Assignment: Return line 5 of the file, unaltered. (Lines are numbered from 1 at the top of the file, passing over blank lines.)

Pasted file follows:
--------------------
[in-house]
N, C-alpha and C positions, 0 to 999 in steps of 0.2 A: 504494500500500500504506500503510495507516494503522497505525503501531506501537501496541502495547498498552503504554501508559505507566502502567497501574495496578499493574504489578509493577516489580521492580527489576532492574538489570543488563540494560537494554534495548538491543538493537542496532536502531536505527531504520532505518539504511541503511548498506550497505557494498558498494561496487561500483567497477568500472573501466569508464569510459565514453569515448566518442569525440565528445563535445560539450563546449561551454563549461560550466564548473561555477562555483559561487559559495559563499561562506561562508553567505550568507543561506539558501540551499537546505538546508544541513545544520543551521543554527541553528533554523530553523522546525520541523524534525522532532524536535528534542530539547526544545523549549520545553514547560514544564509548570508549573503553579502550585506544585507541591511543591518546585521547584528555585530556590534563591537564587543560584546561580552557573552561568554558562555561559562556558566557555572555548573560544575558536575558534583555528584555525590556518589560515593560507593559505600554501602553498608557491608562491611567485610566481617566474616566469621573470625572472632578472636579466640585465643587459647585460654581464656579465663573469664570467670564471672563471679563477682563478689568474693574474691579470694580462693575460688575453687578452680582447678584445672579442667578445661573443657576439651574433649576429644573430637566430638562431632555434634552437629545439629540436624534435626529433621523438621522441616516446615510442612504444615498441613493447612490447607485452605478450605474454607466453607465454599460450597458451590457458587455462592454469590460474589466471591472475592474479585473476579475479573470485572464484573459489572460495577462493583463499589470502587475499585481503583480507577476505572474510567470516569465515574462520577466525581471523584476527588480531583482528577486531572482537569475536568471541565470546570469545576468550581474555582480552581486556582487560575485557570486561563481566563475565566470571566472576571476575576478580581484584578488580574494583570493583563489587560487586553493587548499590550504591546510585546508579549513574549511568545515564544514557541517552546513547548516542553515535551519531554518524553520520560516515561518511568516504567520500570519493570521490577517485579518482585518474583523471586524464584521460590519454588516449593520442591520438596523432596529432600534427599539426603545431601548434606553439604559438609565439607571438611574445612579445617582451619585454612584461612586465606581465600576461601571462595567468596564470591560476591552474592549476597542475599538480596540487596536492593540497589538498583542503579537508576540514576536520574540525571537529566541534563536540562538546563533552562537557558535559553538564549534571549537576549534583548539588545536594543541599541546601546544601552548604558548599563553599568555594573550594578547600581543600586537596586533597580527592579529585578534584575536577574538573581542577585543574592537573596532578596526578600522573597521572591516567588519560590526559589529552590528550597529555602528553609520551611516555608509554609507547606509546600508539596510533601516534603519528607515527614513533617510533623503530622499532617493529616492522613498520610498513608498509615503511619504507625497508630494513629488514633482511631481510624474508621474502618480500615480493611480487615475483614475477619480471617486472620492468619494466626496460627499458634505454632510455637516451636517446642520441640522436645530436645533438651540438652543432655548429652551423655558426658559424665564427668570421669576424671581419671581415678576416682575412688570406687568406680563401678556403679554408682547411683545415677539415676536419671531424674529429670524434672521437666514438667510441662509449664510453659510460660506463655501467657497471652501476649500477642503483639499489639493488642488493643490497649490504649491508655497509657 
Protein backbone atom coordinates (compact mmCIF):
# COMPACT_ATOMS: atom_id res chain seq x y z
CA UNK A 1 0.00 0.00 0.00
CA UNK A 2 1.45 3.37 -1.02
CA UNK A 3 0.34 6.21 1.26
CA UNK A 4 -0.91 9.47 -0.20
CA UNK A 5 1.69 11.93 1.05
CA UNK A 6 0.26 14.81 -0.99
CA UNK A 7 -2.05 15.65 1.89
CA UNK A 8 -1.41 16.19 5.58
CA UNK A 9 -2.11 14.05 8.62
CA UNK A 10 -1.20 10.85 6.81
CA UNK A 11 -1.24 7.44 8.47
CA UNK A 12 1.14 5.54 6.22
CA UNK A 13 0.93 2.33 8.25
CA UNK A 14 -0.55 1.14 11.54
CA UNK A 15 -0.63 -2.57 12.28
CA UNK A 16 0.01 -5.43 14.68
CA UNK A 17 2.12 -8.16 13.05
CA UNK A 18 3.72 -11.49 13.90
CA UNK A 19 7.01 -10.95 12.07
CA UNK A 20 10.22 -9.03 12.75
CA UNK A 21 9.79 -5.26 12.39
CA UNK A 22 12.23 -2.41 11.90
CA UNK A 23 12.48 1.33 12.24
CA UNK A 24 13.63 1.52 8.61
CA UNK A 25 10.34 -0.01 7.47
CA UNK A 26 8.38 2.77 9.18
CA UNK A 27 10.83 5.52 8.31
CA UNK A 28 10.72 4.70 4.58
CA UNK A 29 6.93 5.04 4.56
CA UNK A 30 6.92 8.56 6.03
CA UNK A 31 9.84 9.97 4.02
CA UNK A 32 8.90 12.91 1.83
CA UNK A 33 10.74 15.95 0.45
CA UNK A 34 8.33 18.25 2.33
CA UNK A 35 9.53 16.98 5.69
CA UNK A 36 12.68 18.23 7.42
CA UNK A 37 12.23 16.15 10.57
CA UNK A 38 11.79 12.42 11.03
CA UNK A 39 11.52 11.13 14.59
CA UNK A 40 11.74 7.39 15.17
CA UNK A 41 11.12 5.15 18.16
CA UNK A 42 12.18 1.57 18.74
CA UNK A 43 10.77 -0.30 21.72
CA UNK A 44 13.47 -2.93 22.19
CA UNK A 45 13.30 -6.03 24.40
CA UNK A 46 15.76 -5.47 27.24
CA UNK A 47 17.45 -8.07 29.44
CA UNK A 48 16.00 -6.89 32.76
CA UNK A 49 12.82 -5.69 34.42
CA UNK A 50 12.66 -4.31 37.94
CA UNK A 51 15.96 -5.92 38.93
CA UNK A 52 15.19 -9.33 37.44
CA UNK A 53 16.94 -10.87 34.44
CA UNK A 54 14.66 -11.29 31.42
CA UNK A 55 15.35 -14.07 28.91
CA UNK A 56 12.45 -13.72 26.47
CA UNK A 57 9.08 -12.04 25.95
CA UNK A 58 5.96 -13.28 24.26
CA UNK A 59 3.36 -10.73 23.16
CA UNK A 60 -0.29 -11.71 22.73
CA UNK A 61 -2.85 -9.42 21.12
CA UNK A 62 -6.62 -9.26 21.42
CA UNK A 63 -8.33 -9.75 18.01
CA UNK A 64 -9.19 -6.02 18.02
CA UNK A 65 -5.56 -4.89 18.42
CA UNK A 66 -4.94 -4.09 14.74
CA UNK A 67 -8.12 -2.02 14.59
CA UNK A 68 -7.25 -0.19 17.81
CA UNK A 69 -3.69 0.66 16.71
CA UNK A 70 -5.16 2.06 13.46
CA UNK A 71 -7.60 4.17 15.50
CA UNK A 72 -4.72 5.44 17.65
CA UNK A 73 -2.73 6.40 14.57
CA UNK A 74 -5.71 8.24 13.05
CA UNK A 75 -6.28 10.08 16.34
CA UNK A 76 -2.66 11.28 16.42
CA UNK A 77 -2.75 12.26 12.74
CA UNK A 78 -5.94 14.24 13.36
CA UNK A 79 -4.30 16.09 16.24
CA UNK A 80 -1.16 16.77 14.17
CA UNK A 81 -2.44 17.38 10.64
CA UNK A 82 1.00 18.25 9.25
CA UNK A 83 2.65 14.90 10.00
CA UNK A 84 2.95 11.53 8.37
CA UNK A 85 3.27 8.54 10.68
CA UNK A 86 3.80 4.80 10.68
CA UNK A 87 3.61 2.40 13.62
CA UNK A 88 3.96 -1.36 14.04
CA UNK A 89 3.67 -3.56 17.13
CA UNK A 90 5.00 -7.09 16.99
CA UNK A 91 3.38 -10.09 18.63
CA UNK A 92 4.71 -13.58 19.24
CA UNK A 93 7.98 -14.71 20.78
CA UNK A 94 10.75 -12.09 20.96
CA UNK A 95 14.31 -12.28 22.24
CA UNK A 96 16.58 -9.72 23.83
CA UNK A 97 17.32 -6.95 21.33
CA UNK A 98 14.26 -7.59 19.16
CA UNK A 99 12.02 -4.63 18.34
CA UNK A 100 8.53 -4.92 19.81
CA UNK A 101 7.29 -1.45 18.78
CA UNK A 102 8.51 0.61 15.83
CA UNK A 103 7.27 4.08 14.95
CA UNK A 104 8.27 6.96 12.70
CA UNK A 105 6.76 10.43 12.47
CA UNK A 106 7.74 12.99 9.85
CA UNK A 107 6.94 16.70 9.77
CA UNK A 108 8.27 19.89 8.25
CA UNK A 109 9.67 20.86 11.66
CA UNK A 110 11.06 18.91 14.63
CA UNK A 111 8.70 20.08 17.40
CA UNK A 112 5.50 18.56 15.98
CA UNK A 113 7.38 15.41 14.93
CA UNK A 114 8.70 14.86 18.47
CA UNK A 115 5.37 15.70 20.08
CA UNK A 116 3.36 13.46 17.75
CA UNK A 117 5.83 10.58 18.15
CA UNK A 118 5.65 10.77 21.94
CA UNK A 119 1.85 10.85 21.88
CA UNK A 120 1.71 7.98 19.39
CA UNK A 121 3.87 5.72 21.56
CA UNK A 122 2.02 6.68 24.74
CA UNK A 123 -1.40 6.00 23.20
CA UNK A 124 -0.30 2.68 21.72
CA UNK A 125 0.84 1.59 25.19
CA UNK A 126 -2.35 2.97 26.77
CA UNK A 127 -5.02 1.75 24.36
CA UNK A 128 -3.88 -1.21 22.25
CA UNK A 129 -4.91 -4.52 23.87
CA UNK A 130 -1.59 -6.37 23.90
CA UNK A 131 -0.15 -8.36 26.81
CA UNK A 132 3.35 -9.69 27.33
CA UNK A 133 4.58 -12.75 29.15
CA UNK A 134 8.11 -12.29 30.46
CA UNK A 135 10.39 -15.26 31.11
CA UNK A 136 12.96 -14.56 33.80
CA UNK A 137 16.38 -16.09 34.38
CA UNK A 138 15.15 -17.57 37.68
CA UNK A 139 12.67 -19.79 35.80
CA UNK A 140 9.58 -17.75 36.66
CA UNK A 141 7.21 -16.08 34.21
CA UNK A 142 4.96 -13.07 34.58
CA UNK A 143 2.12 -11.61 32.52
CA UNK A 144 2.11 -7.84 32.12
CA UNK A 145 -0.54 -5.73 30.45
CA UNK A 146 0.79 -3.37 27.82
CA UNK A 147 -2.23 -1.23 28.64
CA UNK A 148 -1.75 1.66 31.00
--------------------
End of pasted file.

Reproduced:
CA UNK A 1 0.00 0.00 0.00